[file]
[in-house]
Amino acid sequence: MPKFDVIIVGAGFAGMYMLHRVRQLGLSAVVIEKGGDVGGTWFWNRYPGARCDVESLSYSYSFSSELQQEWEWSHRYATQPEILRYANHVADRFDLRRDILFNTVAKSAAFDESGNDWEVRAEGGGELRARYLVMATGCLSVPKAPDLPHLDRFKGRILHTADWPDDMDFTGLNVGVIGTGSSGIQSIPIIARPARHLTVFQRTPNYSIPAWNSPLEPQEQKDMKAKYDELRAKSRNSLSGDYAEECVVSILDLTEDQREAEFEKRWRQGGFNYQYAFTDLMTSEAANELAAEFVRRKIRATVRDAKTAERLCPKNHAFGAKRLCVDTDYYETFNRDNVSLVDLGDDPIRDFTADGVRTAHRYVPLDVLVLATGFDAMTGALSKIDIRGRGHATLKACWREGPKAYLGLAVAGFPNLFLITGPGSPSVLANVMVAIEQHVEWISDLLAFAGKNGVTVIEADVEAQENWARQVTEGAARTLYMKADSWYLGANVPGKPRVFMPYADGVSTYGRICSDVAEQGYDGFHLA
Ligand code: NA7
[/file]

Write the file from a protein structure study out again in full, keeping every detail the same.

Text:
[in-house]
Amino acid sequence: MPKFDVIIVGAGFAGMYMLHRVRQLGLSAVVIEKGGDVGGTWFWNRYPGARCDVESLSYSYSFSSELQQEWEWSHRYATQPEILRYANHVADRFDLRRDILFNTVAKSAAFDESGNDWEVRAEGGGELRARYLVMATGCLSVPKAPDLPHLDRFKGRILHTADWPDDMDFTGLNVGVIGTGSSGIQSIPIIARPARHLTVFQRTPNYSIPAWNSPLEPQEQKDMKAKYDELRAKSRNSLSGDYAEECVVSILDLTEDQREAEFEKRWRQGGFNYQYAFTDLMTSEAANELAAEFVRRKIRATVRDAKTAERLCPKNHAFGAKRLCVDTDYYETFNRDNVSLVDLGDDPIRDFTADGVRTAHRYVPLDVLVLATGFDAMTGALSKIDIRGRGHATLKACWREGPKAYLGLAVAGFPNLFLITGPGSPSVLANVMVAIEQHVEWISDLLAFAGKNGVTVIEADVEAQENWARQVTEGAARTLYMKADSWYLGANVPGKPRVFMPYADGVSTYGRICSDVAEQGYDGFHLA
Ligand code: NA7